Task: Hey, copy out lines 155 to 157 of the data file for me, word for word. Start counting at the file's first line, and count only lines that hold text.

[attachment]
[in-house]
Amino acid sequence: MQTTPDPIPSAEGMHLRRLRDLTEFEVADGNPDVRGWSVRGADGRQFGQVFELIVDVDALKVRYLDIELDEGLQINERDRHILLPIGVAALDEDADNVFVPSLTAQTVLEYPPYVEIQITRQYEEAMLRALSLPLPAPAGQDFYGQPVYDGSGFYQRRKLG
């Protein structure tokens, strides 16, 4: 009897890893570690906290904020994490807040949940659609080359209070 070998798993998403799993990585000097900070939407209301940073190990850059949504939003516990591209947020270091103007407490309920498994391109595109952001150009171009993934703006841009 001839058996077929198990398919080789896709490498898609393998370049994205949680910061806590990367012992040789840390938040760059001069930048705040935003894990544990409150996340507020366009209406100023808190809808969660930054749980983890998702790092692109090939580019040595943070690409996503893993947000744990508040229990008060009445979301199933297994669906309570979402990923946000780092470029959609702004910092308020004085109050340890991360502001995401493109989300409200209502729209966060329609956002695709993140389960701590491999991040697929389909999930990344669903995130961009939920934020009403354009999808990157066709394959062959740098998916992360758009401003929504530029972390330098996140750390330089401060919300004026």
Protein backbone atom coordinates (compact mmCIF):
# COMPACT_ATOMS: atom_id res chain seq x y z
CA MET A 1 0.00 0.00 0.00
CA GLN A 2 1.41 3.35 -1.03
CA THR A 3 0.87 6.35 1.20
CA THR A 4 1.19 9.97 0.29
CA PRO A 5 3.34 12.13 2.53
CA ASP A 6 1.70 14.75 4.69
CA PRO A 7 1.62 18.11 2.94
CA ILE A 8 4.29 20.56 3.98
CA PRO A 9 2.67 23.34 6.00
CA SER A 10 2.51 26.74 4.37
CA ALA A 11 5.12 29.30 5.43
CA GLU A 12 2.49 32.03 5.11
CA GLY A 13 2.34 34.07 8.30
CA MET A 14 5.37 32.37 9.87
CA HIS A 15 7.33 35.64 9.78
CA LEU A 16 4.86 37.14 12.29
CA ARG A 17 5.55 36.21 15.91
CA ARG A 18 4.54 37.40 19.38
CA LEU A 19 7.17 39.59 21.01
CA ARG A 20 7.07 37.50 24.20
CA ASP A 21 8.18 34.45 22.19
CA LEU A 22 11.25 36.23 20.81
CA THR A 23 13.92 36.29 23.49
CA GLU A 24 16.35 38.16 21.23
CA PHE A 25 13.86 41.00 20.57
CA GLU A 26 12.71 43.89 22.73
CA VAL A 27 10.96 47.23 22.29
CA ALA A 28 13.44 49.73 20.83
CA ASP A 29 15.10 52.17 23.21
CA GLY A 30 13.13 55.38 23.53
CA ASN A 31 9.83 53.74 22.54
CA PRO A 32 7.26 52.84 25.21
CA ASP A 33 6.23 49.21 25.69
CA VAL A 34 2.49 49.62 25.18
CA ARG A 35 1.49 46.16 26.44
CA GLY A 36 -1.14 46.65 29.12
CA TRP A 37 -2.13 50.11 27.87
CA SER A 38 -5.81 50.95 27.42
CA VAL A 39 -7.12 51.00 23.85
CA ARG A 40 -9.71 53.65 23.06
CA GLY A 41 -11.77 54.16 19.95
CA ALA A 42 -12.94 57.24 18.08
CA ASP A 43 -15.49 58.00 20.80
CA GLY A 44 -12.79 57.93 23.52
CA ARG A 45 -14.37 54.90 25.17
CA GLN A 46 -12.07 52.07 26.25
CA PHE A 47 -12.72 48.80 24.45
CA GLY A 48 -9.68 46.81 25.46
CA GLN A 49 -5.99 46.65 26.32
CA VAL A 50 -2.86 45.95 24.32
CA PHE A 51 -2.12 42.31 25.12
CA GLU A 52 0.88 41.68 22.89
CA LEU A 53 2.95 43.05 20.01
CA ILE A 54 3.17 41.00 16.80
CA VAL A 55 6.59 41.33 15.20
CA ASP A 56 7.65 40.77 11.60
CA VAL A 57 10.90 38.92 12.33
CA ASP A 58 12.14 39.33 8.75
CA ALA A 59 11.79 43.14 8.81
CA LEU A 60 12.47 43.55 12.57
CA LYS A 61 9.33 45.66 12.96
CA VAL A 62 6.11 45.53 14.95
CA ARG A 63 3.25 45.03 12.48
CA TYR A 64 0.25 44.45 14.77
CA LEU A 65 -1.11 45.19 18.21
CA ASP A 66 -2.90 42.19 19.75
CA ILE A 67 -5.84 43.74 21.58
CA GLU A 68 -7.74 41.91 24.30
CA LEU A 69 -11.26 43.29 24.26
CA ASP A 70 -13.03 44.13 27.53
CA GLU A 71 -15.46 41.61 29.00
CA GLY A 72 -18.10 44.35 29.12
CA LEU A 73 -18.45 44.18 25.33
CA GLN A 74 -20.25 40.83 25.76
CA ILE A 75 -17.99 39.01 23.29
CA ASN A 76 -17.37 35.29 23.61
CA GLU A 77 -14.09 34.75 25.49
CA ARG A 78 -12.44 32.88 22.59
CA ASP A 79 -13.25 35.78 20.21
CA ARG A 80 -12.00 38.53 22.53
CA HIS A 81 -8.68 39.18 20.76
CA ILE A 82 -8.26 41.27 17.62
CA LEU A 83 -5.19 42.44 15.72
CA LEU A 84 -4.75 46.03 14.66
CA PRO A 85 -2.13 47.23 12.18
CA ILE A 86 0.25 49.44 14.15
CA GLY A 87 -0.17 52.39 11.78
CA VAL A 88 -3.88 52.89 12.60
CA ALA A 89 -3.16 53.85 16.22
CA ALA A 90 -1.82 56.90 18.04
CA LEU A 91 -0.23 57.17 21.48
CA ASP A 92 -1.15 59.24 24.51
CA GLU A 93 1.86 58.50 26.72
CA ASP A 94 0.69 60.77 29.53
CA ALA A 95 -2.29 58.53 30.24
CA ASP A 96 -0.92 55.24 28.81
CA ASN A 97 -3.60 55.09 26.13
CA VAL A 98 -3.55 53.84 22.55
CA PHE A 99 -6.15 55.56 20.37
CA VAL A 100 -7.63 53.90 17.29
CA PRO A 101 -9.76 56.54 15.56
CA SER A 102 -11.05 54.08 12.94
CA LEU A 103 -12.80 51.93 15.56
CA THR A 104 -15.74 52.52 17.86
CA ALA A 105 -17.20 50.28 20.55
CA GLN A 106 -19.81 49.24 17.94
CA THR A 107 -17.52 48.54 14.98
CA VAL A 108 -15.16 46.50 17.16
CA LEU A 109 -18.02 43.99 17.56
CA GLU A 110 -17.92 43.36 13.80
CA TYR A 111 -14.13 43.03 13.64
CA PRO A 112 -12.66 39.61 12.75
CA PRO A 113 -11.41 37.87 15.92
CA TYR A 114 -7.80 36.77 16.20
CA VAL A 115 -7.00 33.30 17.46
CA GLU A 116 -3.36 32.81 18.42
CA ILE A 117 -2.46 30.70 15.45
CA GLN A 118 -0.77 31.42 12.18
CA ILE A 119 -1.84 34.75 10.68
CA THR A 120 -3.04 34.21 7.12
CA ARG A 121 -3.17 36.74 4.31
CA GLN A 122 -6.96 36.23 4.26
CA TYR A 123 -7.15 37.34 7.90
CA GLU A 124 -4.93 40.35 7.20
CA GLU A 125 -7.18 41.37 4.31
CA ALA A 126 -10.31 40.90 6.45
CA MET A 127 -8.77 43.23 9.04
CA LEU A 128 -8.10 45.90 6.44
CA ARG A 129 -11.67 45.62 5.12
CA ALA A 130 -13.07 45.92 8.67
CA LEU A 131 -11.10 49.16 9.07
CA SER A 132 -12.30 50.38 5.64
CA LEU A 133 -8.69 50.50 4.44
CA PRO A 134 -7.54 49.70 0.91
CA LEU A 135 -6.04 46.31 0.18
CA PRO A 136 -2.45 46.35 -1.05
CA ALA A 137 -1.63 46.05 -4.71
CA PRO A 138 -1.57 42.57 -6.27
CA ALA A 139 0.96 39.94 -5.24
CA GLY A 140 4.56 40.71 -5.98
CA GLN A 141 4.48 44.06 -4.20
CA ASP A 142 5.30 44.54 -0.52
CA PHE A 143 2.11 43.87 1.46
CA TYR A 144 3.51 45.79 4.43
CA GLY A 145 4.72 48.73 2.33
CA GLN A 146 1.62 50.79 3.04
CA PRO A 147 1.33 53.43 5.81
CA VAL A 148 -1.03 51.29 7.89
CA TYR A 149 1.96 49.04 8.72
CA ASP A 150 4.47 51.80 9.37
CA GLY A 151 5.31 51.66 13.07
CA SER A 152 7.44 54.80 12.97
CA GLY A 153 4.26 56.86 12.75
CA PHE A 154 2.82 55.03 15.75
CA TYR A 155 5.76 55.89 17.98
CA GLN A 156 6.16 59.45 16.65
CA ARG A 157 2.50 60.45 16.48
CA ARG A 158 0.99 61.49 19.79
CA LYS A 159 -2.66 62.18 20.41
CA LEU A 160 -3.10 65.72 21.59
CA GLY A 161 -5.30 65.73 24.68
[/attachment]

CA ASP A 150 4.47 51.80 9.37
CA GLY A 151 5.31 51.66 13.07
CA SER A 152 7.44 54.80 12.97